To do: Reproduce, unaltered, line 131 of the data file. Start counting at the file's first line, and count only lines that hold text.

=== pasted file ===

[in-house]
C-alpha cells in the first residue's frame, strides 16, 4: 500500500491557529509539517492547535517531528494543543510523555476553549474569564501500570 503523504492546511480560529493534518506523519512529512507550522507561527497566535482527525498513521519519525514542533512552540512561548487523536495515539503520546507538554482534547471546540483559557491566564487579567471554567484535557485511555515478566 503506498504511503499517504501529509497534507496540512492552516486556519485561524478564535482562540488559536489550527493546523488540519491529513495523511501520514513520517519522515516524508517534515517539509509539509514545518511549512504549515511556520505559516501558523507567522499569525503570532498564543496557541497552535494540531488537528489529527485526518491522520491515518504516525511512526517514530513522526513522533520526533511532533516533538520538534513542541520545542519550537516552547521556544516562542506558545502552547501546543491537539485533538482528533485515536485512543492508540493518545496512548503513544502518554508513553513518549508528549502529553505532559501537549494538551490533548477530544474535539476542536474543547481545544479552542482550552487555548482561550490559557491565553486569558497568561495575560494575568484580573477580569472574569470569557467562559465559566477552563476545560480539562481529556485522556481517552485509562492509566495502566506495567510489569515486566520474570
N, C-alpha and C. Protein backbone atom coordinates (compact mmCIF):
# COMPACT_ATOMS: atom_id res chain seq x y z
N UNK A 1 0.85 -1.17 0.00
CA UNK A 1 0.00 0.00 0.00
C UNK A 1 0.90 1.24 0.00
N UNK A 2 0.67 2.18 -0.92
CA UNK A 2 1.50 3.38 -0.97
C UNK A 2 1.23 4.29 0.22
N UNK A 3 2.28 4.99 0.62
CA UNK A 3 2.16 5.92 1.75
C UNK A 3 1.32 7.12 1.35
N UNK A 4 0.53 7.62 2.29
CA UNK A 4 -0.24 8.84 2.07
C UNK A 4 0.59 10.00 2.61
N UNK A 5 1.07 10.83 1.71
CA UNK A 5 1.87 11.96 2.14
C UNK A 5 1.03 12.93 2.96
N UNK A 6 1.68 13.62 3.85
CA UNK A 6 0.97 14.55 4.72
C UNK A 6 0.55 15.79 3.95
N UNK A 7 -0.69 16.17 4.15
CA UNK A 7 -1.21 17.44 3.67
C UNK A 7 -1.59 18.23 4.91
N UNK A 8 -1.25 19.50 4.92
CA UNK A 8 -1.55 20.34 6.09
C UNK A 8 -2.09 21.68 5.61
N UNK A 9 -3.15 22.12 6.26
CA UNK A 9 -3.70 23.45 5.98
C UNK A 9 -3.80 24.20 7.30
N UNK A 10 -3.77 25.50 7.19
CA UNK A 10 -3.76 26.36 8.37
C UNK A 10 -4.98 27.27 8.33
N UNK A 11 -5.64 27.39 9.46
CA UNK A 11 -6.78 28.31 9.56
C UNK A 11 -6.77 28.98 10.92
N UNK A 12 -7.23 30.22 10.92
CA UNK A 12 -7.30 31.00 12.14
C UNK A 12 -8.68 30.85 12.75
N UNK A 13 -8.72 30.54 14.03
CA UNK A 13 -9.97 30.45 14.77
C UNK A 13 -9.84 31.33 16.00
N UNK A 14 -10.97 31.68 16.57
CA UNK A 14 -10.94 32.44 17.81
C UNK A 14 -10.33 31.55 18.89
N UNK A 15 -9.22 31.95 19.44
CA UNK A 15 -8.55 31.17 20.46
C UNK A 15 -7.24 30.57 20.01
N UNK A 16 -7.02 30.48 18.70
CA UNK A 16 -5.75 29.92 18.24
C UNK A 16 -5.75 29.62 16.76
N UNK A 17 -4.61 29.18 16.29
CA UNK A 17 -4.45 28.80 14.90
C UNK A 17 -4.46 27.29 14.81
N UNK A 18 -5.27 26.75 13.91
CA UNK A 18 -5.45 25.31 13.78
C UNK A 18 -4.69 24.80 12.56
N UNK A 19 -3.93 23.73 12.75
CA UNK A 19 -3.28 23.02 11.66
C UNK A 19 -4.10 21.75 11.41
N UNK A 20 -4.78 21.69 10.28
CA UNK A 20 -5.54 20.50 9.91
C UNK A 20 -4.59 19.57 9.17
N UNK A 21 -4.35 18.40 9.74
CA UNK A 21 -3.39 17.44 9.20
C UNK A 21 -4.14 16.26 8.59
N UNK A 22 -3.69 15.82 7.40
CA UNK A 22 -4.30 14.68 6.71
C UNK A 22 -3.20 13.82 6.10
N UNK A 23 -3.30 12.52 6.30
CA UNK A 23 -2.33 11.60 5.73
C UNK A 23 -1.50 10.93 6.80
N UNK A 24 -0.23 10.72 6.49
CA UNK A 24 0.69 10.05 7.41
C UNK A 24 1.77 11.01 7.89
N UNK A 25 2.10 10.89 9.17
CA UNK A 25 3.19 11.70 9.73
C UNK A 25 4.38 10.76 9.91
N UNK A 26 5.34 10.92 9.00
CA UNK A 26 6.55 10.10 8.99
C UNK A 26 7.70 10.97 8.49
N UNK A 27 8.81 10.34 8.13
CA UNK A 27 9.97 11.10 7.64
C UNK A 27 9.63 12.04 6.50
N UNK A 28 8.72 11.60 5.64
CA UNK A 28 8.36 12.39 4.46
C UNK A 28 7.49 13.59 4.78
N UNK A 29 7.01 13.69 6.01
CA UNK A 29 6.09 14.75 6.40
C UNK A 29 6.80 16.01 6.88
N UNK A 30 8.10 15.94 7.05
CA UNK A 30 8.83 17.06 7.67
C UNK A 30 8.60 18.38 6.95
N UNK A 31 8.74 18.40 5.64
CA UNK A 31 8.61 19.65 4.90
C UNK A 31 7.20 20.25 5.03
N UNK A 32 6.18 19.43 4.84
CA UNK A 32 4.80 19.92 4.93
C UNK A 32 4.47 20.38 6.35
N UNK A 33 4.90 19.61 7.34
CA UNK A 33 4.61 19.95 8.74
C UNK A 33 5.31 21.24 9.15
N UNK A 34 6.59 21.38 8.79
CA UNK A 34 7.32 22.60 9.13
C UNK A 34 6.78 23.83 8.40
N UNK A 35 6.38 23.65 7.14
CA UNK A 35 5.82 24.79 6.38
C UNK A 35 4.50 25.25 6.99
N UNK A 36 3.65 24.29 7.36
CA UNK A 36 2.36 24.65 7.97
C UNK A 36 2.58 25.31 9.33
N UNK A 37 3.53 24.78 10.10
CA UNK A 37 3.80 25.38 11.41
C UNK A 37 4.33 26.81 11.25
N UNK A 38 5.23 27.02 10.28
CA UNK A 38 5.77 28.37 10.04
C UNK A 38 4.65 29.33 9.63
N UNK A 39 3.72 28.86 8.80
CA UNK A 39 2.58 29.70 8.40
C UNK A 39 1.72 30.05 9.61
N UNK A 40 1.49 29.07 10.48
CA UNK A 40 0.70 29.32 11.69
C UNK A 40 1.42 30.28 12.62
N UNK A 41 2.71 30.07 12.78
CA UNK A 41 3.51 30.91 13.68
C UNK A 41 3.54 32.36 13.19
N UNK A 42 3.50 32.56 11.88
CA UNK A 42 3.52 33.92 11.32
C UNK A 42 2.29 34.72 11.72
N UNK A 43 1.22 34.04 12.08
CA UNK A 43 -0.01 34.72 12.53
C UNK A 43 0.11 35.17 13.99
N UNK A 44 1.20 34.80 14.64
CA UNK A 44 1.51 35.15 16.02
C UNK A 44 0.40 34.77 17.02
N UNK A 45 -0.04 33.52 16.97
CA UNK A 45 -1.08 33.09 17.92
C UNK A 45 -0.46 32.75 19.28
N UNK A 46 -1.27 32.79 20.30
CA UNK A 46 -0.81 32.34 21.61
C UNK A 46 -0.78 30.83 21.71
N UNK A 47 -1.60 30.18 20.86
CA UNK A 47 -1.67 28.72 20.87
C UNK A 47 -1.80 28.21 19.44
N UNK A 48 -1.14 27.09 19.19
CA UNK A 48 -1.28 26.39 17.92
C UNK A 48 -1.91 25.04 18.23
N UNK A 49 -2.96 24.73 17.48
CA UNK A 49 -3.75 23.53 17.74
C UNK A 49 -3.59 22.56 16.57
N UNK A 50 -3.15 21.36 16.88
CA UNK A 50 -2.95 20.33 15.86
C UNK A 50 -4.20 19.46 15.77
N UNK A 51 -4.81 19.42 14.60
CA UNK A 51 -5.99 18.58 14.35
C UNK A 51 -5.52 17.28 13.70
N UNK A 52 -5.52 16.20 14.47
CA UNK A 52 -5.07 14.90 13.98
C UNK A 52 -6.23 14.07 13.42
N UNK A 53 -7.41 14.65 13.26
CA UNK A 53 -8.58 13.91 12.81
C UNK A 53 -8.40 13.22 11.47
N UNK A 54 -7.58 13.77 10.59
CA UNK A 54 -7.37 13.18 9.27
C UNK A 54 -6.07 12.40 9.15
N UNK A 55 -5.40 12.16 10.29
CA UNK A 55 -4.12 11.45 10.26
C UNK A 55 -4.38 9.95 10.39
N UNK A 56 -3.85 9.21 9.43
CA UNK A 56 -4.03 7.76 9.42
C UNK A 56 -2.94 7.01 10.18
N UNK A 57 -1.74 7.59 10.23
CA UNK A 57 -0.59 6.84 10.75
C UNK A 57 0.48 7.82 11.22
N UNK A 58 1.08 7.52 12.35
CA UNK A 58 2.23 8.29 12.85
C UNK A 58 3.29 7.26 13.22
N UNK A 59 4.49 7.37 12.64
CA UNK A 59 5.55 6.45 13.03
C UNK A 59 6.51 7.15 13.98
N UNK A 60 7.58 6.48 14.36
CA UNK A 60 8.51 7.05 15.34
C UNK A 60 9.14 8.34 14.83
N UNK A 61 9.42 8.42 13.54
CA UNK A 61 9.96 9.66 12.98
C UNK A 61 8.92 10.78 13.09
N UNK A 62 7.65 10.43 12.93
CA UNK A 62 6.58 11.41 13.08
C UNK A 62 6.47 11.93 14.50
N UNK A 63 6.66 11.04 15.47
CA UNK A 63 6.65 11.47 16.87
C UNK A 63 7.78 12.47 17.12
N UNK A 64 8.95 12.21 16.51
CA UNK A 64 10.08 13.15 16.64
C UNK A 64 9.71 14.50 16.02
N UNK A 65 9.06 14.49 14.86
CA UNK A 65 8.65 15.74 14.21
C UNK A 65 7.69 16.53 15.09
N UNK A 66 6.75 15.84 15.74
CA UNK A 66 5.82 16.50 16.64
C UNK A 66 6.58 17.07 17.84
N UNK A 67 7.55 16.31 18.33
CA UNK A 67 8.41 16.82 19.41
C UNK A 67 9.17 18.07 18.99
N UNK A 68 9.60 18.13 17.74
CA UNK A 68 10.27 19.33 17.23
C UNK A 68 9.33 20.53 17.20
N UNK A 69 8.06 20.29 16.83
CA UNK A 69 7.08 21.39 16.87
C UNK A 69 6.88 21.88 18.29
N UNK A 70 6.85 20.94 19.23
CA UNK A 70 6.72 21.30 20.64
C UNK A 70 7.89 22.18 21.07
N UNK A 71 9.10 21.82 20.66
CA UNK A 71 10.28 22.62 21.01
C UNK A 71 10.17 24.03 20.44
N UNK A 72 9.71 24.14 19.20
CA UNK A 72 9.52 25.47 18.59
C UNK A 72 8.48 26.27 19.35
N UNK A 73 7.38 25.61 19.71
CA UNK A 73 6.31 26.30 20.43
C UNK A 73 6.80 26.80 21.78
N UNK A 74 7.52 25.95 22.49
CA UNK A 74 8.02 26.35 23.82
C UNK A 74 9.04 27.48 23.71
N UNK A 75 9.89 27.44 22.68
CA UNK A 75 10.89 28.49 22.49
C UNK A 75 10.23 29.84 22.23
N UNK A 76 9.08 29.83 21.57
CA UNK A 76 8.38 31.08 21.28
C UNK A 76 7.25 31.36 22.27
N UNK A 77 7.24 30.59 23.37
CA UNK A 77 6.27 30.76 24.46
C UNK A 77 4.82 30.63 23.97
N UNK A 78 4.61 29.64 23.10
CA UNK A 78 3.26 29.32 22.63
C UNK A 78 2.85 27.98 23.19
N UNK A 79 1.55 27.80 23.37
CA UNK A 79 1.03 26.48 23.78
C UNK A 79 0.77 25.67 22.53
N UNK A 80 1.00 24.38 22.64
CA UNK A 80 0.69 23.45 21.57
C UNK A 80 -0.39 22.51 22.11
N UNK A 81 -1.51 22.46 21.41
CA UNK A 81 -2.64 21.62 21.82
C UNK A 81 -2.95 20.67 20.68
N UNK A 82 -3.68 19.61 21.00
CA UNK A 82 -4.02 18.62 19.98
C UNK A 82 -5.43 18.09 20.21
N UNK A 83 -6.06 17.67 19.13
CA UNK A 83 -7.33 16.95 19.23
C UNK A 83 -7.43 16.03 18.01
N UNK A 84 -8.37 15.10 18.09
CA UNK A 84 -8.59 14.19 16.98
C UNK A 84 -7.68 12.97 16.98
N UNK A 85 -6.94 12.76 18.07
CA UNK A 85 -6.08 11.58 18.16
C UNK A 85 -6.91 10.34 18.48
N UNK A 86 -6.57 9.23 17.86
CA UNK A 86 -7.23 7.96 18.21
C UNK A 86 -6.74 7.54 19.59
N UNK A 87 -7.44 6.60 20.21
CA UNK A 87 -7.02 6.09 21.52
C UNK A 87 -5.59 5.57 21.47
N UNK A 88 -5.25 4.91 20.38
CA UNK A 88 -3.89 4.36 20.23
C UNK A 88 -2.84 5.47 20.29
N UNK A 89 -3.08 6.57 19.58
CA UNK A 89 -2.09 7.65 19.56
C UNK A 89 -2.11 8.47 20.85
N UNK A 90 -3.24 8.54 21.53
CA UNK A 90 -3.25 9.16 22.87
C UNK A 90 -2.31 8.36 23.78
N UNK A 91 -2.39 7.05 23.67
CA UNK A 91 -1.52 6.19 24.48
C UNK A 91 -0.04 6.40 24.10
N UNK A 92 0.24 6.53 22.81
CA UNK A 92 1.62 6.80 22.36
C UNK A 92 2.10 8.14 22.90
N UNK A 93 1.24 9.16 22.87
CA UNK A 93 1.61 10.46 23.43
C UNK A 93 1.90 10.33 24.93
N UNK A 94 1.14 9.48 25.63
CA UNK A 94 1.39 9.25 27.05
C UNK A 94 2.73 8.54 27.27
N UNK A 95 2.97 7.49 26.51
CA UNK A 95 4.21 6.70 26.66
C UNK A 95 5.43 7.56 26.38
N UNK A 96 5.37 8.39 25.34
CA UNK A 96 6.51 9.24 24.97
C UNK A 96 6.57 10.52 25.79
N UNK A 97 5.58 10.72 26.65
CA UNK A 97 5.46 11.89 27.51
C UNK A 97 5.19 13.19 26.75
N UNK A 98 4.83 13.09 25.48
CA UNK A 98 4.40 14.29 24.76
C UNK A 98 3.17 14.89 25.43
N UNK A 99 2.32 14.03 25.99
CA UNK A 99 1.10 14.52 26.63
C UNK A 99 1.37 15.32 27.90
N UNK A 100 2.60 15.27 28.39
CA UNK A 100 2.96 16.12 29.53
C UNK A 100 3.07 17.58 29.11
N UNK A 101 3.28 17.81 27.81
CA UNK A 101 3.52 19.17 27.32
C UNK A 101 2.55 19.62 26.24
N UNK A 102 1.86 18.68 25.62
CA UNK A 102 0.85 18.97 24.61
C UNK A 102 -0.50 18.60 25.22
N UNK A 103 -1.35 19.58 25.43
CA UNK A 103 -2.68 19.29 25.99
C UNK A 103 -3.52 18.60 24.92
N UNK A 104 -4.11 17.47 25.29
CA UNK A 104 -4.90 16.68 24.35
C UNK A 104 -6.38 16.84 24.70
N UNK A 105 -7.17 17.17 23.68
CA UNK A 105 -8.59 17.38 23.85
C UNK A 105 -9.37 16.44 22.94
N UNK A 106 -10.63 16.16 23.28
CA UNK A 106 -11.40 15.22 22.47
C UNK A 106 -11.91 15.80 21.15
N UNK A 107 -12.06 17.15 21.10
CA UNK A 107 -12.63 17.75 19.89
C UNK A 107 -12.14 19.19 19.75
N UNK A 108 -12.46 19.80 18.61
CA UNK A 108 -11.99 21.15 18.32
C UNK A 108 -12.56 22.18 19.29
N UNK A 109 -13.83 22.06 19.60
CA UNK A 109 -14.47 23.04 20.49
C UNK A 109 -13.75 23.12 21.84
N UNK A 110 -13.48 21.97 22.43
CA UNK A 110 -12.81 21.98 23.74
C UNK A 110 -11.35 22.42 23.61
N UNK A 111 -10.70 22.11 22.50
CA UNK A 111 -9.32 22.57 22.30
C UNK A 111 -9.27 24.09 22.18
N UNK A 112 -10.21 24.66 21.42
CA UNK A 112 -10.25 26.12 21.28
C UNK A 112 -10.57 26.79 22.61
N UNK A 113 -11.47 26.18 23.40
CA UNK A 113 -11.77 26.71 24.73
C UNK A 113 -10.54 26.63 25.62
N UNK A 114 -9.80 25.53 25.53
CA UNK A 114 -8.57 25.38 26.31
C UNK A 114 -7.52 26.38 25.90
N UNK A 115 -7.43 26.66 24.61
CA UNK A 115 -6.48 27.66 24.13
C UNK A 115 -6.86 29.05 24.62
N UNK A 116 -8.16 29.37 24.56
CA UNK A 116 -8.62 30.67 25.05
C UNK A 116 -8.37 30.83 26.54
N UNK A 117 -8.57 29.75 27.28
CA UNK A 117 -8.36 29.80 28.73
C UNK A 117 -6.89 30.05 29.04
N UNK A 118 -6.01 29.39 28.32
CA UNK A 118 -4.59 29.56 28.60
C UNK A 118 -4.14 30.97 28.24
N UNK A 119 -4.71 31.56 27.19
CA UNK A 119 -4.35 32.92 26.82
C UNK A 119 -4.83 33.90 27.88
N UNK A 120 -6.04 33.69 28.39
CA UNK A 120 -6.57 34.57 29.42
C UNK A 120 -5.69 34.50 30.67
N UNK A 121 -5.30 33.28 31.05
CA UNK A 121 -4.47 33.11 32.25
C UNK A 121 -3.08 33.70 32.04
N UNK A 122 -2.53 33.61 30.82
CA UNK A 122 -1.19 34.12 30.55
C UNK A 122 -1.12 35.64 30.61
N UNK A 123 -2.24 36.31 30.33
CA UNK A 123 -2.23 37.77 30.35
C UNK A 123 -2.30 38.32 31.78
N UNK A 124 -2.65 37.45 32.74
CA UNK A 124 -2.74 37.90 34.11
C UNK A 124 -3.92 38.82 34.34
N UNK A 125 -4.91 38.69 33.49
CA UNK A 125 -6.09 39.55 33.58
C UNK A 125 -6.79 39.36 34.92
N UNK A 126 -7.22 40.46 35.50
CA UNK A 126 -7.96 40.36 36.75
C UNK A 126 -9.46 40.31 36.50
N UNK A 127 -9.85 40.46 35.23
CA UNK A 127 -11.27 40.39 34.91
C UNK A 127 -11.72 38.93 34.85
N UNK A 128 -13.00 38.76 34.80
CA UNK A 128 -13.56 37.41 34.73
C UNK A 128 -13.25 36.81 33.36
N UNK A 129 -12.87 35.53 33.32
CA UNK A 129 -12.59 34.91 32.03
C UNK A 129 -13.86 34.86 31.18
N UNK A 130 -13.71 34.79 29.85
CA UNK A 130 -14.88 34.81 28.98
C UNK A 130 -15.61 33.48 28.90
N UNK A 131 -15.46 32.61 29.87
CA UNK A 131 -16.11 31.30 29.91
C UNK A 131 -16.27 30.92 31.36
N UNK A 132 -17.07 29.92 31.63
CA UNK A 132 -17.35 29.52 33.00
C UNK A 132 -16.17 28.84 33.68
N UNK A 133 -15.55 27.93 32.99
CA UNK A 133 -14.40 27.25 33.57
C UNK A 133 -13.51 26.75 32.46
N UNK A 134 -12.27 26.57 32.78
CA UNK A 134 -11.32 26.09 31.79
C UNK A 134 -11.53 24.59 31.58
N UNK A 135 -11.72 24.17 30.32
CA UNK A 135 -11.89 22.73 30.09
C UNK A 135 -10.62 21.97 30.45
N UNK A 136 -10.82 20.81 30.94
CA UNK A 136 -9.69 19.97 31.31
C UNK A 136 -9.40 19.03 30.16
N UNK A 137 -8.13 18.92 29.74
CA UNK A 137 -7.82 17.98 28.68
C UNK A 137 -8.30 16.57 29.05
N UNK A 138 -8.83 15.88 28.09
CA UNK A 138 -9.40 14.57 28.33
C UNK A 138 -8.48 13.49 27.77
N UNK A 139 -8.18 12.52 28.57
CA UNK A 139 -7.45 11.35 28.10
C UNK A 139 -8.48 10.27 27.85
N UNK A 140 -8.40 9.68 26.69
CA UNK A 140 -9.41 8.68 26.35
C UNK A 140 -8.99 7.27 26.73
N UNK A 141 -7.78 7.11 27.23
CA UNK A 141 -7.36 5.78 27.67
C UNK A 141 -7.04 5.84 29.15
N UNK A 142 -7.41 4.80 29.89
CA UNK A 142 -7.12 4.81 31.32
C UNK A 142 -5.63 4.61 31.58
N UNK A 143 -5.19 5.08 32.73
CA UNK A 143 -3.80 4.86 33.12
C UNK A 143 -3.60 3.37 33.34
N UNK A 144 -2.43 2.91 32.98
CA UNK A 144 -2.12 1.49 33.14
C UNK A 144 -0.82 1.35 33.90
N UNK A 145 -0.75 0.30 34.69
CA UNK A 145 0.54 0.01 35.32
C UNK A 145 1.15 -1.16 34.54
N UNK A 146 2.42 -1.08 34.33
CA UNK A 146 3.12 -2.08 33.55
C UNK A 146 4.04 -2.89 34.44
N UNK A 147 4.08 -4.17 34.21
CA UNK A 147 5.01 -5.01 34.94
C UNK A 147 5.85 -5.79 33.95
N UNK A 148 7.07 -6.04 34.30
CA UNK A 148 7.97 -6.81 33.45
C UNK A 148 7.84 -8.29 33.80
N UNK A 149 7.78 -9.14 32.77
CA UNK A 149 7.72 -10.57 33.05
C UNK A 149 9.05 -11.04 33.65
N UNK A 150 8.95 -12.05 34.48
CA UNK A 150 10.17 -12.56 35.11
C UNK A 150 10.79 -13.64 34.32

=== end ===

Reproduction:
N UNK A 43 1.22 34.04 12.08